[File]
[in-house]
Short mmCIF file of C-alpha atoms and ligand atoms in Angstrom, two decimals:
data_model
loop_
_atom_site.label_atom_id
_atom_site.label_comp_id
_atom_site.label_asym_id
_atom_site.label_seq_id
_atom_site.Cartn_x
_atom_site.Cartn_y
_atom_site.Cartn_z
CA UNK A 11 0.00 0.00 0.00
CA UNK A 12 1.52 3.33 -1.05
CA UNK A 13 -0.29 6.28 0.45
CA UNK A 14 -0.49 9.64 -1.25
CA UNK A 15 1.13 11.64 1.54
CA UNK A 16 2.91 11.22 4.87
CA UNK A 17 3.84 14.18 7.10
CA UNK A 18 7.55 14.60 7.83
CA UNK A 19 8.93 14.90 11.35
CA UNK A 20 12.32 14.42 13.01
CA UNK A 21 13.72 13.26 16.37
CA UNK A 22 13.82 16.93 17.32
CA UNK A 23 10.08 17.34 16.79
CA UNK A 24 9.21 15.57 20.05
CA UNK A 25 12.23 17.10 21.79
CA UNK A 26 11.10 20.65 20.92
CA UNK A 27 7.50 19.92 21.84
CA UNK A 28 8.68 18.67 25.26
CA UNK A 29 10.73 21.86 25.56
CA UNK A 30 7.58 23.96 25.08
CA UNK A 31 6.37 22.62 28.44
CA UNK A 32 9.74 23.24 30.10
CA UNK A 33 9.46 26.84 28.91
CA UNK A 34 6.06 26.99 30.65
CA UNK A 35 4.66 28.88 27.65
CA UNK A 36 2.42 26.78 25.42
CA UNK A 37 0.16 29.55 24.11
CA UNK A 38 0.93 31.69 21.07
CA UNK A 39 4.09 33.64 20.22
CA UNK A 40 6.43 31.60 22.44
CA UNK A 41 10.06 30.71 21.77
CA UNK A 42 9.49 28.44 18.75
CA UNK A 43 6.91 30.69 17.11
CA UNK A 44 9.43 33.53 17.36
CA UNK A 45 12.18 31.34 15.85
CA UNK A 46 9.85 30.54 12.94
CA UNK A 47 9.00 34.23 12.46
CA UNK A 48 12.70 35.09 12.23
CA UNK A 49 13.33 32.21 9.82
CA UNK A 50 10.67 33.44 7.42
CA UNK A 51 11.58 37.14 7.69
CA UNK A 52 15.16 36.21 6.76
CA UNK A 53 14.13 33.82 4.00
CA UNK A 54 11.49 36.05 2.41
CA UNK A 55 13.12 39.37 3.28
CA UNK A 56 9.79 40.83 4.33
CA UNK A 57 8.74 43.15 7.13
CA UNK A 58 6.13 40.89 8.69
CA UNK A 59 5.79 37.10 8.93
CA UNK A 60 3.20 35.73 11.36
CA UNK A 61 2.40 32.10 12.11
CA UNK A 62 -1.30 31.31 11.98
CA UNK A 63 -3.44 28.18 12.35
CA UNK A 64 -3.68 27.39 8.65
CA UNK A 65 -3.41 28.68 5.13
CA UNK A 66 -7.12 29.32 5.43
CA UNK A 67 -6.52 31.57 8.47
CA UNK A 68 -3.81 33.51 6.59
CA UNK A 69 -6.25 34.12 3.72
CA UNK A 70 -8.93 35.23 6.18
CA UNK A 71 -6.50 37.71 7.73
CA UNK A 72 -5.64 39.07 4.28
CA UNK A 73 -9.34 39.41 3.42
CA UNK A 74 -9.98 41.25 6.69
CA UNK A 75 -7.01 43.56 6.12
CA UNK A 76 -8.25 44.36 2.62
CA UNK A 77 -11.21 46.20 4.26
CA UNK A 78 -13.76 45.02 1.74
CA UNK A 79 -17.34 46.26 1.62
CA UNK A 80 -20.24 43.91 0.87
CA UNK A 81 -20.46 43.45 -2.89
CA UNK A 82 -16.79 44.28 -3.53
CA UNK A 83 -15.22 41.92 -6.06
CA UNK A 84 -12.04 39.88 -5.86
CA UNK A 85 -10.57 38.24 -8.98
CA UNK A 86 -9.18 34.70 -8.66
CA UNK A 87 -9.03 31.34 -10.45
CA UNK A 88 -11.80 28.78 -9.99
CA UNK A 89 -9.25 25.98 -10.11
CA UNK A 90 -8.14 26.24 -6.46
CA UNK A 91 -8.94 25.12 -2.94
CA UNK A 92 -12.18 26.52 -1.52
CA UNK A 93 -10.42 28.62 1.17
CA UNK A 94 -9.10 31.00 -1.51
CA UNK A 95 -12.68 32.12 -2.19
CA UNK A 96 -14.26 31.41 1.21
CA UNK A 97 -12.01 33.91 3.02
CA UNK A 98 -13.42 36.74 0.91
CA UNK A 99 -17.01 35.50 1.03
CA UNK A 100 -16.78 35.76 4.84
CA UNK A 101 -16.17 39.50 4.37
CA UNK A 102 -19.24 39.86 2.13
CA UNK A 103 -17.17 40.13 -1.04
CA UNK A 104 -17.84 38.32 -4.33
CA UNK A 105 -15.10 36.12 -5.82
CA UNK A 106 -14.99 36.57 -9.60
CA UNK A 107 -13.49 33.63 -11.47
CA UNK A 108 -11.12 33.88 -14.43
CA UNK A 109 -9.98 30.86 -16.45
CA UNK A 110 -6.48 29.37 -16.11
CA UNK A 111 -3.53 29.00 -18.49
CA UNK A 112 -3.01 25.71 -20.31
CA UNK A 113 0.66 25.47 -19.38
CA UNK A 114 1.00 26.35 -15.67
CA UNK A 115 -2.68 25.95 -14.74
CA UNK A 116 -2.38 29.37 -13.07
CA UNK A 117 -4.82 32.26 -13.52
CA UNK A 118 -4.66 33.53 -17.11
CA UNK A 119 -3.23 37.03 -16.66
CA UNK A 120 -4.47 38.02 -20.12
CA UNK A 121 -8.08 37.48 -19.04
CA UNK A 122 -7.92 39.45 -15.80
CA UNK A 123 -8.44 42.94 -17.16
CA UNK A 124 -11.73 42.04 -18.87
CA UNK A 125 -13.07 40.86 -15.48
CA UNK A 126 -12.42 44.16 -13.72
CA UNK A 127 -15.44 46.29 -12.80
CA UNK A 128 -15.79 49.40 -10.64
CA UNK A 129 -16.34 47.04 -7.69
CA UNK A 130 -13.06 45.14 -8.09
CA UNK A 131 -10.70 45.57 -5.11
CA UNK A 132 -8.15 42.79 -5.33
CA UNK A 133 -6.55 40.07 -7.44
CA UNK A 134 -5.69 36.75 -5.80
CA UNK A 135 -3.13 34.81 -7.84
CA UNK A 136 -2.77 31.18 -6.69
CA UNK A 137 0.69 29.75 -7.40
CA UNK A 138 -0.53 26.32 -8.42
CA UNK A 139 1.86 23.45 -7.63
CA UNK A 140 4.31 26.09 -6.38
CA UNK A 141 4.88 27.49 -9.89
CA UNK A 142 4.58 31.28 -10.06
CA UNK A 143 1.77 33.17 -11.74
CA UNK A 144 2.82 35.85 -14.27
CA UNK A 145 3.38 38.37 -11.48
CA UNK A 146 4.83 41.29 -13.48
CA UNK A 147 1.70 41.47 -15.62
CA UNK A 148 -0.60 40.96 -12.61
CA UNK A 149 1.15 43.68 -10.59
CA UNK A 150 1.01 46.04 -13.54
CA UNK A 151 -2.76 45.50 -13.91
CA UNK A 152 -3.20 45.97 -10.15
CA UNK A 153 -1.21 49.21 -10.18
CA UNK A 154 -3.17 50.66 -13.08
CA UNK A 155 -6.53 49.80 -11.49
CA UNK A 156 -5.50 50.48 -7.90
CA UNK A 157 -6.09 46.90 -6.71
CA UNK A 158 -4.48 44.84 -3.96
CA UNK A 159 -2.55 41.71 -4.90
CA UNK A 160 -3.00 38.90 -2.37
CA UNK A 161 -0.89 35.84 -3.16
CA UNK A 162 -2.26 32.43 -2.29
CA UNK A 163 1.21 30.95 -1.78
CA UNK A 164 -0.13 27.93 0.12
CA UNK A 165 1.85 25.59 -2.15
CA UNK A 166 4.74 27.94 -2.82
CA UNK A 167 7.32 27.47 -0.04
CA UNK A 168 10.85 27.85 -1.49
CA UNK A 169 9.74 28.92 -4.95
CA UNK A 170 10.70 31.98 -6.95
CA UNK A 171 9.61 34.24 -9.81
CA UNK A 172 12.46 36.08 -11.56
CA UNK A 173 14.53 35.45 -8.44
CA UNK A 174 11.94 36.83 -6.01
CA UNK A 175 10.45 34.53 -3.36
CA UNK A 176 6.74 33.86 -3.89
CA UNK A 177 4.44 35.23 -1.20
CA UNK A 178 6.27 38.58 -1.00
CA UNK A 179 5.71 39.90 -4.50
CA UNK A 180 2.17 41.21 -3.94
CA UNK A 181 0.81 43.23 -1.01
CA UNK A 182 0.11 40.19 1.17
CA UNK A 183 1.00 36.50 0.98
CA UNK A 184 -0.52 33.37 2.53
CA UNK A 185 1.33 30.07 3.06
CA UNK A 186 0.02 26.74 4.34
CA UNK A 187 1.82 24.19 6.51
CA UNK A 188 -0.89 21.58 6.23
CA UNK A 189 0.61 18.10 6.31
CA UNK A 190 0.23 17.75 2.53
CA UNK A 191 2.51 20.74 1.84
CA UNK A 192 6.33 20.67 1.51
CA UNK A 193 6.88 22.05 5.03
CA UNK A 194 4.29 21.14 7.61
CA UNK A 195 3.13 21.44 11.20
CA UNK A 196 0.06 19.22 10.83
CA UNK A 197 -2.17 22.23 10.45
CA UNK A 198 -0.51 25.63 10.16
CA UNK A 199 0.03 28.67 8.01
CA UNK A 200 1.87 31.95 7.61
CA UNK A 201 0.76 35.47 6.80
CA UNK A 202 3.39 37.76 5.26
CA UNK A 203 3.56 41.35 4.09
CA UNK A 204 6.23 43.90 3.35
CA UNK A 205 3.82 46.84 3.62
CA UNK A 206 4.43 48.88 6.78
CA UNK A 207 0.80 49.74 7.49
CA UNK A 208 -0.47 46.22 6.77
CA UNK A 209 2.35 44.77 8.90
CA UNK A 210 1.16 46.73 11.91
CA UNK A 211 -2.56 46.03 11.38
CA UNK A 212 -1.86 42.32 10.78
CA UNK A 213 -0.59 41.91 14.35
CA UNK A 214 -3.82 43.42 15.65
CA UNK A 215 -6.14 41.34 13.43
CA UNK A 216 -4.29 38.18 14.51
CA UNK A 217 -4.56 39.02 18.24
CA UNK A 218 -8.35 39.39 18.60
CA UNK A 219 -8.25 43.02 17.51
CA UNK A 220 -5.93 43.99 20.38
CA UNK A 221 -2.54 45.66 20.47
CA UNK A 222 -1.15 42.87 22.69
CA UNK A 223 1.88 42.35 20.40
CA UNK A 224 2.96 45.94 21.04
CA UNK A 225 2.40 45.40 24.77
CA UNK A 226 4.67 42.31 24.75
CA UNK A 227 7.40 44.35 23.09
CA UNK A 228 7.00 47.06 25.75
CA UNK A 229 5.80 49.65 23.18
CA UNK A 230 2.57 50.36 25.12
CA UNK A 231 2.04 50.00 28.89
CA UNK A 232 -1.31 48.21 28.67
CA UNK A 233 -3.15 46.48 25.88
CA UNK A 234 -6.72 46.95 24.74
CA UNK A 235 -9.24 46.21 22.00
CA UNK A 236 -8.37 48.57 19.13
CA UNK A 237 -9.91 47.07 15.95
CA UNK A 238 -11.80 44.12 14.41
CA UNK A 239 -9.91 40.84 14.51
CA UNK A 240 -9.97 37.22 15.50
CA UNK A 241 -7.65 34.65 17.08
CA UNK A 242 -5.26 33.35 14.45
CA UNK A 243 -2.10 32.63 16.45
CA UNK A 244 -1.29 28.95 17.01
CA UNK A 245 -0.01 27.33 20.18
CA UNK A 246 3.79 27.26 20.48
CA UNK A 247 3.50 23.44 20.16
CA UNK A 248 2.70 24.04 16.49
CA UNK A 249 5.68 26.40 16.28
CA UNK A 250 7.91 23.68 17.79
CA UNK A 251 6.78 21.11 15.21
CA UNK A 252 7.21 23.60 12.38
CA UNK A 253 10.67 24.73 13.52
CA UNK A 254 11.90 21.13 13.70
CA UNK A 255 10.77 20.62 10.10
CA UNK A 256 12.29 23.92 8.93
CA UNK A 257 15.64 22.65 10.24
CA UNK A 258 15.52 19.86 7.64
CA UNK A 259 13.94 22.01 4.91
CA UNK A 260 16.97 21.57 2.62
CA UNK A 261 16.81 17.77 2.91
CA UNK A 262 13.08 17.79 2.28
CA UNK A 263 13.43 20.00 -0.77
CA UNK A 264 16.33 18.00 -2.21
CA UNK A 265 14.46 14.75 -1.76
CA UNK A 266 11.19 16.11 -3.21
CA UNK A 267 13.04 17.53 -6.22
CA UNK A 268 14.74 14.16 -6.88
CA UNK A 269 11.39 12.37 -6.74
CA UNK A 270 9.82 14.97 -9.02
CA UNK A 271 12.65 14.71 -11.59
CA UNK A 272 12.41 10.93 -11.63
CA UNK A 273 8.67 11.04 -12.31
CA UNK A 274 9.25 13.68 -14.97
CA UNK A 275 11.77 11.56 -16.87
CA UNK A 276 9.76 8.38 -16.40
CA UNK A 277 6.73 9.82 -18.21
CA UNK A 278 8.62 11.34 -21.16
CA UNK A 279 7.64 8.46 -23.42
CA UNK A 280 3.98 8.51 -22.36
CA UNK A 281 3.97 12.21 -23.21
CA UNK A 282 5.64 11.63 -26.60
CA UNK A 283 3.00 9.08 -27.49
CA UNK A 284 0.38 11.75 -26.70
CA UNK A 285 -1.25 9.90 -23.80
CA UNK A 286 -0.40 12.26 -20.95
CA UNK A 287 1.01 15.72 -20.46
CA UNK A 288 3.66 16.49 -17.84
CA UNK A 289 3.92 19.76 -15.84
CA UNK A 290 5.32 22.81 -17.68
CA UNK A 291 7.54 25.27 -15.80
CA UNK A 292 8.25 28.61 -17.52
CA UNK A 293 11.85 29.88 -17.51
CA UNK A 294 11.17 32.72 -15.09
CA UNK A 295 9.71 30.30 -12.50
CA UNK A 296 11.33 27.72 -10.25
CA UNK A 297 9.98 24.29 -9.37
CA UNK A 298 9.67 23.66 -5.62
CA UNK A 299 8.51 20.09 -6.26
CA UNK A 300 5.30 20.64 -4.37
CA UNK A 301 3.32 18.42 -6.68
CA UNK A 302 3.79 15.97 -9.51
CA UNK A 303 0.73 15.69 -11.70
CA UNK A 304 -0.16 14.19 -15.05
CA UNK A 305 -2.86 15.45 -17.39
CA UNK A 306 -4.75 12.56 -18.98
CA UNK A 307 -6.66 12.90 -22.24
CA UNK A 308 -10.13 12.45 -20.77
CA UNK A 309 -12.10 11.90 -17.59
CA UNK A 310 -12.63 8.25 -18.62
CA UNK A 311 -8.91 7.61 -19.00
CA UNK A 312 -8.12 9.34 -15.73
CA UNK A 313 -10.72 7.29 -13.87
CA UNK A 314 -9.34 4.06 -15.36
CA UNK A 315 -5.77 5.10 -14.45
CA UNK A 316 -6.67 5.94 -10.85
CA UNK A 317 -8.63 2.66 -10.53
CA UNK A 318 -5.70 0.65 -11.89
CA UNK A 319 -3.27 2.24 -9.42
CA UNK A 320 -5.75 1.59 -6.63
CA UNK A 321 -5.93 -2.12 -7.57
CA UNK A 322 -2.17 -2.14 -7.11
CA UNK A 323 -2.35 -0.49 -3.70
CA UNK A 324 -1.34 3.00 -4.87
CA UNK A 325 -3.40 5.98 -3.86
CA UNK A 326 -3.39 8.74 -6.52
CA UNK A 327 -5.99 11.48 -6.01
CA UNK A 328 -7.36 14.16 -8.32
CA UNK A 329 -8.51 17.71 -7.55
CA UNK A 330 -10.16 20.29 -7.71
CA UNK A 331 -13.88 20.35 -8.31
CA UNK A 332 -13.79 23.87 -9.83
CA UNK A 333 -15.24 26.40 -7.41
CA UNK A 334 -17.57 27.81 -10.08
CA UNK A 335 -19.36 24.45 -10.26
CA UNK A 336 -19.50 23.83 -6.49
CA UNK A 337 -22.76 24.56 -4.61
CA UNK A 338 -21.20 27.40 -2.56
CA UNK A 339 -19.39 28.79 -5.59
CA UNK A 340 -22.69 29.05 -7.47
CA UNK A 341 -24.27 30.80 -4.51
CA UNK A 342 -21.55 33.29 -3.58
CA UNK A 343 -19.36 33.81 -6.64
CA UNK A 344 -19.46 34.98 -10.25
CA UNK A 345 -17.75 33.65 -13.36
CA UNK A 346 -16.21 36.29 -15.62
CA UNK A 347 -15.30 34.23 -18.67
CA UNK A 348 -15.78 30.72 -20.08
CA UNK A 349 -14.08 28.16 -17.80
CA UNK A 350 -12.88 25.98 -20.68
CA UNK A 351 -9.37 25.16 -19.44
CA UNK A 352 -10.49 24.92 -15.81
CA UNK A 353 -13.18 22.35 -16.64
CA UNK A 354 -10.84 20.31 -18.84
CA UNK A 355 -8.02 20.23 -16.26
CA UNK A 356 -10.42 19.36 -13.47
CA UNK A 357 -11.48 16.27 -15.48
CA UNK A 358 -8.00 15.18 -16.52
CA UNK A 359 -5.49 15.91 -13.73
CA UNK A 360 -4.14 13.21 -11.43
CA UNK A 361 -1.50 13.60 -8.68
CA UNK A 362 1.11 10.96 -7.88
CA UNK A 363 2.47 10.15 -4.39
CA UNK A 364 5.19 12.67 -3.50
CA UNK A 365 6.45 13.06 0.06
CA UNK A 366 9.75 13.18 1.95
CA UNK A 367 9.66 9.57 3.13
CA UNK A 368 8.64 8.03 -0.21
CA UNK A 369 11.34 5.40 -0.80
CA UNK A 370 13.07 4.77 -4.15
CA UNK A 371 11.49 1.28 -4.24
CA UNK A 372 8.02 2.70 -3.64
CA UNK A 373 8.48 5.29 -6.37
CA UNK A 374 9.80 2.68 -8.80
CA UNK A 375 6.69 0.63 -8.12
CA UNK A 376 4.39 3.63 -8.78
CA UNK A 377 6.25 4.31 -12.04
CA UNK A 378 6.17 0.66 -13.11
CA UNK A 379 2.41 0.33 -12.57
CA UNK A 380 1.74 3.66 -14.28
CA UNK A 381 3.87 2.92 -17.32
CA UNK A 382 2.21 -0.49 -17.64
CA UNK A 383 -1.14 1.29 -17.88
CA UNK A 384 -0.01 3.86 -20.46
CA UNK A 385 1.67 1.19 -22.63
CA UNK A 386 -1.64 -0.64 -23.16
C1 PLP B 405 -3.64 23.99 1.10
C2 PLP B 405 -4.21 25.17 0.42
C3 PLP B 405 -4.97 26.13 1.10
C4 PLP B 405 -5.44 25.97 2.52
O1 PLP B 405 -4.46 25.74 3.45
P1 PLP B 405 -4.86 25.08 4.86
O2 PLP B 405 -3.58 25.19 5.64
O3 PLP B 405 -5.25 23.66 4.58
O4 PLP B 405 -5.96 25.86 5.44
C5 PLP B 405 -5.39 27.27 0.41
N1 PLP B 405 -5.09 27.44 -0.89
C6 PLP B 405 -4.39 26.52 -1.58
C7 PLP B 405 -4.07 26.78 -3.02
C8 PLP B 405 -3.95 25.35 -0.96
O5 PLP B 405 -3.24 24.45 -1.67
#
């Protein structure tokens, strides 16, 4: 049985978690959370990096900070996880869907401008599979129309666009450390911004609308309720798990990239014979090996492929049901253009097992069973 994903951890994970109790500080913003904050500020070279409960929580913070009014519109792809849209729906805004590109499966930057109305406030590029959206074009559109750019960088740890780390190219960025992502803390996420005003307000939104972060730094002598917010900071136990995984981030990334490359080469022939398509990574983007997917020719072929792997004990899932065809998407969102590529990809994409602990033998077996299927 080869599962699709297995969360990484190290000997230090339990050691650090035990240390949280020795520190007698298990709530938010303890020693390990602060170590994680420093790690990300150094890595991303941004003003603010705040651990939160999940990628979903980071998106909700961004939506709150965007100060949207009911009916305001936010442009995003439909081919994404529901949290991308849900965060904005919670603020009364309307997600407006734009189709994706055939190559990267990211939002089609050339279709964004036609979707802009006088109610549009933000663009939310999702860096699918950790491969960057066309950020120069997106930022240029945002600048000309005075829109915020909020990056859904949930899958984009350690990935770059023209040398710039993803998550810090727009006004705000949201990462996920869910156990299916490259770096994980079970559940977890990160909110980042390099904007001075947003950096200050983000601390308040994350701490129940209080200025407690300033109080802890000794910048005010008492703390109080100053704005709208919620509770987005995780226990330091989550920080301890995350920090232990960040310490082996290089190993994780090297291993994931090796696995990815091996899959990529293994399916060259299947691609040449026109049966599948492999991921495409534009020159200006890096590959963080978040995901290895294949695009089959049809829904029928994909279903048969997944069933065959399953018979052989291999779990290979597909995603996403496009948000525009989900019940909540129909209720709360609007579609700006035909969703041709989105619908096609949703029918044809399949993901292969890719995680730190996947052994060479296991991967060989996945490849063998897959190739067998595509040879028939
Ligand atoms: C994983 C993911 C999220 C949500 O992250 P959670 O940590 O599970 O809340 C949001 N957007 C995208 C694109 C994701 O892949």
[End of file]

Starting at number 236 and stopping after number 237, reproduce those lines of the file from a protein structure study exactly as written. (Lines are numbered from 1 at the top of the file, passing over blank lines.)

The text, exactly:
CA UNK A 235 -9.24 46.21 22.00
CA UNK A 236 -8.37 48.57 19.13